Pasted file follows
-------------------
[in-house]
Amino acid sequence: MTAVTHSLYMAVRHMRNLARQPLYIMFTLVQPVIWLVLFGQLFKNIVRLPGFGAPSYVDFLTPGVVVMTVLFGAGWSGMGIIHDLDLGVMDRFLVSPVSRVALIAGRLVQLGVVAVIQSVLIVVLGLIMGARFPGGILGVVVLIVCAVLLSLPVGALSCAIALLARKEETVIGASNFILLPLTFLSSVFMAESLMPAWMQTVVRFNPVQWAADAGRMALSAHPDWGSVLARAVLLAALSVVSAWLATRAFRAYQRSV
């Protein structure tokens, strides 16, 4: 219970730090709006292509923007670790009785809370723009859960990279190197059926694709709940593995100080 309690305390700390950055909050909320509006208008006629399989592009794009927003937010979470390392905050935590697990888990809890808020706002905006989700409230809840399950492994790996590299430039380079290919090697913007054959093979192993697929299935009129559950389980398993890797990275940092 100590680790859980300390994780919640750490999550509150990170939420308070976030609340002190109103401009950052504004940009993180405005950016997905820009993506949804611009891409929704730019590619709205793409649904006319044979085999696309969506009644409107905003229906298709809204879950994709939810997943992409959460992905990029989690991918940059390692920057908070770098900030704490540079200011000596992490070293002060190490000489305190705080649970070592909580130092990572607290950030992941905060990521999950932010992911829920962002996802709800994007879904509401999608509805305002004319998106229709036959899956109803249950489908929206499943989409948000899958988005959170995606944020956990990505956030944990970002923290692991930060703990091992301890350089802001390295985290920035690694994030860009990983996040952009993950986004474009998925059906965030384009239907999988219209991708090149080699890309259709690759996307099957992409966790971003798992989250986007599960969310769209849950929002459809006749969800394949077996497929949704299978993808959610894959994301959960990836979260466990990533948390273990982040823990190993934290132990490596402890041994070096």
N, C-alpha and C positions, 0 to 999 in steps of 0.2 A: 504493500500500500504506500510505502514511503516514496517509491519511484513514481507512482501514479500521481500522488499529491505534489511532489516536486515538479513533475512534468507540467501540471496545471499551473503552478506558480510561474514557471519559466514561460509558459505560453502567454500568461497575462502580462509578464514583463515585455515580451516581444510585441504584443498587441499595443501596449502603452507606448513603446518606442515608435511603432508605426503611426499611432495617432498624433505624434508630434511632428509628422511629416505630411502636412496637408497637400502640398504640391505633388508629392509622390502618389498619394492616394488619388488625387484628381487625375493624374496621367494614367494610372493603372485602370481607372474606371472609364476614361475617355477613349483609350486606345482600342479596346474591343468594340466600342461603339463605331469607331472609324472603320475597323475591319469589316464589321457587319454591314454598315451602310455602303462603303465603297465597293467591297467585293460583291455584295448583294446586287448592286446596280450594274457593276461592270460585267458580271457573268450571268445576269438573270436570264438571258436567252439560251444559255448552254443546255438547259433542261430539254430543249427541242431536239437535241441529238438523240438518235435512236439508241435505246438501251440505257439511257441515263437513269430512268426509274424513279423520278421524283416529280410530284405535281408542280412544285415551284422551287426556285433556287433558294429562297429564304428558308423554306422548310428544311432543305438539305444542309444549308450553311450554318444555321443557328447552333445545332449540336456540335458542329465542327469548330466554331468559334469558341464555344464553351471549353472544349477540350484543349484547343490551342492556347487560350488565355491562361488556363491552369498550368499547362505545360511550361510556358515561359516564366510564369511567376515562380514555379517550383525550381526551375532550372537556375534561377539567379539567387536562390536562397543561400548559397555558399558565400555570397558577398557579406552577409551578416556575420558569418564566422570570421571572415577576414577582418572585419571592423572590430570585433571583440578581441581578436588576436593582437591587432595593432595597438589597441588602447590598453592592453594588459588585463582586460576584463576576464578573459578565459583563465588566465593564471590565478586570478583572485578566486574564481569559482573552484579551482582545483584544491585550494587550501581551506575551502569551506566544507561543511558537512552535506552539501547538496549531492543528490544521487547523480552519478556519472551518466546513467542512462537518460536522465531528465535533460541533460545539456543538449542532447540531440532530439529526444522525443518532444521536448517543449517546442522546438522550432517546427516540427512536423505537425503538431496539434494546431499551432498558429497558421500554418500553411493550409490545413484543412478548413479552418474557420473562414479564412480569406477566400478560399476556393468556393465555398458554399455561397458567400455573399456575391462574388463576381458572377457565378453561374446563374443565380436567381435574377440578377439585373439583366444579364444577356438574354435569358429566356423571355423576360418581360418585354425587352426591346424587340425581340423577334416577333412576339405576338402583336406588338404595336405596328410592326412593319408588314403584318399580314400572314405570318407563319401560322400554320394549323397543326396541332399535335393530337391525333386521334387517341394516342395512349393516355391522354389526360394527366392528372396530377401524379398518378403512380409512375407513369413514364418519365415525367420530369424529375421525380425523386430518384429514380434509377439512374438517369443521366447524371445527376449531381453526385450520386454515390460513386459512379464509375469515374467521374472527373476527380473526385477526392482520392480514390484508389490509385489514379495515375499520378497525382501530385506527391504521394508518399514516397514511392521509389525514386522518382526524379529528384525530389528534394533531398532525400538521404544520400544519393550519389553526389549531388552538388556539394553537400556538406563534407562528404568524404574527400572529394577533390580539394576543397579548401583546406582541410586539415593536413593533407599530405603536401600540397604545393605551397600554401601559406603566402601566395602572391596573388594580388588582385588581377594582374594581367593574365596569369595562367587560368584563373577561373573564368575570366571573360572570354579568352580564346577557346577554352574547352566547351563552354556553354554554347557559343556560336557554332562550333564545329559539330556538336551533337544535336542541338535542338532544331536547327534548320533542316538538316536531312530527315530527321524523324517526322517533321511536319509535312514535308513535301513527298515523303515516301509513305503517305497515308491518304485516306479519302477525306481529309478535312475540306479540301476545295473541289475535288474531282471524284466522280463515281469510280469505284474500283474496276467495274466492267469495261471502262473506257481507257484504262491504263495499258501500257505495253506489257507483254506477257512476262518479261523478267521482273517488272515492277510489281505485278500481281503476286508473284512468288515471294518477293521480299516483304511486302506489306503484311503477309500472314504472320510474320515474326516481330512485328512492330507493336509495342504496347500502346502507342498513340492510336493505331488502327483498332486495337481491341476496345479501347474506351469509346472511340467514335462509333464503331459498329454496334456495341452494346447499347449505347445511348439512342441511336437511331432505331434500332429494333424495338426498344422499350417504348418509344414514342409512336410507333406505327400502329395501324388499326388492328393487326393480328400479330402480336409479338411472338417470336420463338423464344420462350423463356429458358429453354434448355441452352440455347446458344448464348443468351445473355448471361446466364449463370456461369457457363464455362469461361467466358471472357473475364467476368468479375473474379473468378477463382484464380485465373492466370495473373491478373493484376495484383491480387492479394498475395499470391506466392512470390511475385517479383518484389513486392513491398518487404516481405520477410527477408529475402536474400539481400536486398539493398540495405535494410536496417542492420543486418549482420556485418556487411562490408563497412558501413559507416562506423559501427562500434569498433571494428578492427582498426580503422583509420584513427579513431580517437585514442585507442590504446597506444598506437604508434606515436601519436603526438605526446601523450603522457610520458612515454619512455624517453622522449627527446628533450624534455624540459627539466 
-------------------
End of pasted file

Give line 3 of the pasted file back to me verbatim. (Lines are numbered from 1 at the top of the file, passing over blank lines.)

């Protein structure tokens, strides 16, 4: 219970730090709006292509923007670790009785809370723009859960990279190197059926694709709940593995100080 309690305390700390950055909050909320509006208008006629399989592009794009927003937010979470390392905050935590697990888990809890808020706002905006989700409230809840399950492994790996590299430039380079290919090697913007054959093979192993697929299935009129559950389980398993890797990275940092 100590680790859980300390994780919640750490999550509150990170939420308070976030609340002190109103401009950052504004940009993180405005950016997905820009993506949804611009891409929704730019590619709205793409649904006319044979085999696309969506009644409107905003229906298709809204879950994709939810997943992409959460992905990029989690991918940059390692920057908070770098900030704490540079200011000596992490070293002060190490000489305190705080649970070592909580130092990572607290950030992941905060990521999950932010992911829920962002996802709800994007879904509401999608509805305002004319998106229709036959899956109803249950489908929206499943989409948000899958988005959170995606944020956990990505956030944990970002923290692991930060703990091992301890350089802001390295985290920035690694994030860009990983996040952009993950986004474009998925059906965030384009239907999988219209991708090149080699890309259709690759996307099957992409966790971003798992989250986007599960969310769209849950929002459809006749969800394949077996497929949704299978993808959610894959994301959960990836979260466990990533948390273990982040823990190993934290132990490596402890041994070096």